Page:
Week of May 1, 2017

A weekly Saturday recap to share with you our favorite links, discoveries, exhibitions, and more from the past seven days. This week: wishing we were at a design fair on the French Riviera, visiting some of our favorite designers at home, and ogling these new geometric textile abstractions by artist Brent Wadden.


Galerie BSL_NOMAD Monaco (2) Etage Projects_NOMAD Monaco (2)

We’ve seen some pretty swank exhibition locales in Milan — a palazzo here, a palazzo there — but the setting for a new collectible design fair in Monaco last week takes the cake: Conceived by Giorgio Pace and Carwan Gallery’s Nicolas Bellavance-Lecompte, the new Nomad fair took place at the historic Villa La Vigie, set high on a hill overlooking the French Riviera. The fair hosted 13 galleries — many of them personal favorites, including BSL (top) Étage Projects (bottom), Seeds, Maniera, and Nilufar — which were each allowed to outfit a room from top to bottom.

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We love the new exhibition at Berlin’s Peres Projects by Canadian artist Brent Wadden, whose works are created by piecing together smaller handwoven weavings. “Wadden culls his used fibers from other weavers, estate sales, and the internet, adding an element of unpredictability and improvisation to his compositional process.”

Colour Benches by Scholten & Baijings I (Photo Jezzica Sunmo)_HR

As part of an urban development program in the Stockholm suburb of Järfälla, 10 designers — including Max Lamb, Philippe Malouin, Jonathan Olivares, Soft Baroque, and Scholten & Baijings (above) — were asked to take part in Superbenches, a project that reconsiders the idea of a traditional park bench. Curated by PIN-UP editor Felix Burrichter, the show asked designers to either upgrade an existing bench or to create an entirely new design for the area’s Kvarnbacken park. The Scholten & Baijings bench is our favorite, but peep the whole collection here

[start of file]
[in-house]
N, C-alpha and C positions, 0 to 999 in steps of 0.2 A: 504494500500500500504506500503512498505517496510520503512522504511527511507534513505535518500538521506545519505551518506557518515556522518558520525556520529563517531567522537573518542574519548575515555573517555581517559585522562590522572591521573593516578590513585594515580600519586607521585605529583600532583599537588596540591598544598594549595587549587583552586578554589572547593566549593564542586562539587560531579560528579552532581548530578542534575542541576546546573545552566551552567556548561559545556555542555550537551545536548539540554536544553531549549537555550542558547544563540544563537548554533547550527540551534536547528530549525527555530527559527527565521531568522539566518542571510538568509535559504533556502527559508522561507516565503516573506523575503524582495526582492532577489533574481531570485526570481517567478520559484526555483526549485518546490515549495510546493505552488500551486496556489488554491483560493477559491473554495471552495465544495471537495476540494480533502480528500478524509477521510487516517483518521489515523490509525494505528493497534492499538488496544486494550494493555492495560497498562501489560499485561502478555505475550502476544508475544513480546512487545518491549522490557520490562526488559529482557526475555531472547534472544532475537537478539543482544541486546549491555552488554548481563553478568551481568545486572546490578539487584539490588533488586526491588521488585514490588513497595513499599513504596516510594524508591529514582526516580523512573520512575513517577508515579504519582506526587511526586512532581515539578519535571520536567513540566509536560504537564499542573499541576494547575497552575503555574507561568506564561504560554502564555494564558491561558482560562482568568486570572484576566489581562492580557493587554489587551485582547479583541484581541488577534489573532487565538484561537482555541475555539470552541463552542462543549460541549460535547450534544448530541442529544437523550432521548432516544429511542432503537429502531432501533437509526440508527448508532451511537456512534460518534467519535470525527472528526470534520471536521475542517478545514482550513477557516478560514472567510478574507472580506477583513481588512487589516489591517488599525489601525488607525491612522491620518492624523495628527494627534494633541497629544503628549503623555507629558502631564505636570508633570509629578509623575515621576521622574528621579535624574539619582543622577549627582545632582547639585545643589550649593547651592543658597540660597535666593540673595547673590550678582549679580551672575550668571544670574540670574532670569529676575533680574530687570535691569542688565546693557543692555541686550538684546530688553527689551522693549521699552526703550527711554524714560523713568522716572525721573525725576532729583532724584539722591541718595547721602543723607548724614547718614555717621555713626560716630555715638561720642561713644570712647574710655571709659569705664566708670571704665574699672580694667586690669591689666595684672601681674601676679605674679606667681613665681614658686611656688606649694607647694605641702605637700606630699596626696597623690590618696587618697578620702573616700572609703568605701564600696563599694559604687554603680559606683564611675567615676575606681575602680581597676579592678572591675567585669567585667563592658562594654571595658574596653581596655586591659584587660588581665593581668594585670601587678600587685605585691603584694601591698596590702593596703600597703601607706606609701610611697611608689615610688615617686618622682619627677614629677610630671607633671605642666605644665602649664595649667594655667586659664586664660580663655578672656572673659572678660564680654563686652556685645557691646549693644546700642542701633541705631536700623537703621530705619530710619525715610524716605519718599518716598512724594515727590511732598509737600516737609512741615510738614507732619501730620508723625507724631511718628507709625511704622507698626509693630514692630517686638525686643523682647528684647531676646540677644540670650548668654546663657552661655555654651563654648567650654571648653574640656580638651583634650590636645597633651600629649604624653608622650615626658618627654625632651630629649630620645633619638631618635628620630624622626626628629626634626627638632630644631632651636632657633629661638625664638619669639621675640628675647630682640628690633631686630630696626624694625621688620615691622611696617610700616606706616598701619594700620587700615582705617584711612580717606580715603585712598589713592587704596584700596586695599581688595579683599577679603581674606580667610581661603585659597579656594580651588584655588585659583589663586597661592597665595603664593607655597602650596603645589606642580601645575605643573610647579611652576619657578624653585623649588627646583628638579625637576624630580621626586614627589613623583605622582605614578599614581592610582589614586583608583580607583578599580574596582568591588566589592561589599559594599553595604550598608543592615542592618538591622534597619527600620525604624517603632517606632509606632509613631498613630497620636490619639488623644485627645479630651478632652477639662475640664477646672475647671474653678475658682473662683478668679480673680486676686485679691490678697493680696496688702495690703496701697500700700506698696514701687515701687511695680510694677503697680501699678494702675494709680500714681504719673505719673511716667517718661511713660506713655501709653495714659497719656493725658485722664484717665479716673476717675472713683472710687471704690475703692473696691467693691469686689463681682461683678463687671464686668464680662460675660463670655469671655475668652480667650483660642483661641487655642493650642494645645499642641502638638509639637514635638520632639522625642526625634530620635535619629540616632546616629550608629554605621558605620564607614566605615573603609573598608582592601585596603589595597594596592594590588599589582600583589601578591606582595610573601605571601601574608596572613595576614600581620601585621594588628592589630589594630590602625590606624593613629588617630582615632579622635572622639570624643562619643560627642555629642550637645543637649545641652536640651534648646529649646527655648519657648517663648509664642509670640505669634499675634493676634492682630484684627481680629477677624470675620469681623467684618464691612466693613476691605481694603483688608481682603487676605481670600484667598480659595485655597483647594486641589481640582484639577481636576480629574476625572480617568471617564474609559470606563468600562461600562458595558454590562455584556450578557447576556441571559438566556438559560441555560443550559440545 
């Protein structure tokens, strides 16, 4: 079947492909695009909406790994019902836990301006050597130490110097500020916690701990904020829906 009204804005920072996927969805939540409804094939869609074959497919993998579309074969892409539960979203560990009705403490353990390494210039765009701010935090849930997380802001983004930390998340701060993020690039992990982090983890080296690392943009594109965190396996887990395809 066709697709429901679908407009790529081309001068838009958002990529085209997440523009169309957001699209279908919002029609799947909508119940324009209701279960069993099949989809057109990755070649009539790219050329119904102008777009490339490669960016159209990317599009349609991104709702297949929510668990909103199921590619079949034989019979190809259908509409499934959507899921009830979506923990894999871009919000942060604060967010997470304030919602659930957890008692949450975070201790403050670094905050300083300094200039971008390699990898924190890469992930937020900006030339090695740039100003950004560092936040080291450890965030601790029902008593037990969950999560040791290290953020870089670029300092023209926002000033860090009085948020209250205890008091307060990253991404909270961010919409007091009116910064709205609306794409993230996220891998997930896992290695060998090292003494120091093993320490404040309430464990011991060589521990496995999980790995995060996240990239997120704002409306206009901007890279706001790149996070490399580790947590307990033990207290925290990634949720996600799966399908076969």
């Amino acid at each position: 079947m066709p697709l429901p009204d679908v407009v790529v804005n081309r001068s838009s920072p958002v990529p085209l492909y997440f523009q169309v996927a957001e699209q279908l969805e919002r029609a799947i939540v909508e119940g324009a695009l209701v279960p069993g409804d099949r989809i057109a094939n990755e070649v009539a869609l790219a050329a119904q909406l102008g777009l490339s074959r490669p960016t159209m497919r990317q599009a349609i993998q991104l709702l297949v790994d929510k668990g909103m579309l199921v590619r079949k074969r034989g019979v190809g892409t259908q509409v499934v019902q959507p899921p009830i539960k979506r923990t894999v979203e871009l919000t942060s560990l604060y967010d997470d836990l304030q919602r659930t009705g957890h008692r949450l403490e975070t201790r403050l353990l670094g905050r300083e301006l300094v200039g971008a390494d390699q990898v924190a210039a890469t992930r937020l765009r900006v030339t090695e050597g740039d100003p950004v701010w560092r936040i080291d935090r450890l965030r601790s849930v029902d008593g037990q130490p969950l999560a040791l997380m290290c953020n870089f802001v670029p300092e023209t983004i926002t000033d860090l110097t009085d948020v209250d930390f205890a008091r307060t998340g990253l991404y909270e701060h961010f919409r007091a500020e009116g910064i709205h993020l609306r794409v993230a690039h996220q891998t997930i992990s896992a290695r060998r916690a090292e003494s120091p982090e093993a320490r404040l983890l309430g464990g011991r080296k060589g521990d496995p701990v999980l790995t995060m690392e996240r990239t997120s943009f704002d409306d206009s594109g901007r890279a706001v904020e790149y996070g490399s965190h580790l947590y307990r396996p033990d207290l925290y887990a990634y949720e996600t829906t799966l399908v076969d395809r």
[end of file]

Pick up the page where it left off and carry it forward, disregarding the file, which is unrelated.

We thought Landon Metz’s blush colored paintings from Independent this spring were our favorites the Brooklyn artist had ever made — until we saw these green beauties on view at a current exhibition Quintets VI, VII gallery in Oslo.


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Our wonderful American Design Hot List partner, Herman Miller, this week featured the homes and studios of some of our chosen 2016 designers on their WHY blog, and it was a nice glimpse in each designer’s idiosyncracies. Says Brendan Timmins: “I often live with my own new objects to see how they function in a real space, and how I can improve upon them.” Says Sam Amoia: “My office is incredibly hectic and intense. My brothers tinker in there and are constantly messing around—it feels like our childhood.” And Alex Proba, whose home office is shown above, reveals: “Once I am finished for the day I put everything back in order. It might be the German in me.”


We’re in the throes of design week here in New York — one week down, two to go — but we still have plenty to look forward to, including these cute Base Modern bowls at Design Milk’s ICFF pop-up, Milk Stand


TVs are kind of having a moment — first there was the Bouroullecs’ Serif TV for Samsung; then came Yves Behar’s Frame, which is meant to hang in the midst of your gallery wall. The latest is Bodo Sperlein’s Bauhaus-inspired Bild 9 television for Loewe, which is more like a piece of statement furniture than a piece of technology.



We love Multi, a new unisex watch by Daniel Emma for Aark Collective with two-tone leather straps and three different colorways to reflect morning, noon, and midnight.


Wishing we were in LA this weekend month to visit this great pop-up at The Platform in Culver City — Garmentory x In Support Of, where the goods include new ceramics by Lindsey Hampton, home accessories by Julie Thevenot, and these cozy textiles by Doucement. Through the end of May.


Cute inbox sneak peek this week from Melbourne-based designer Thomas Coward of a new outdoor seating collection called Sedha, which is Cornish for “to sit and gossip.”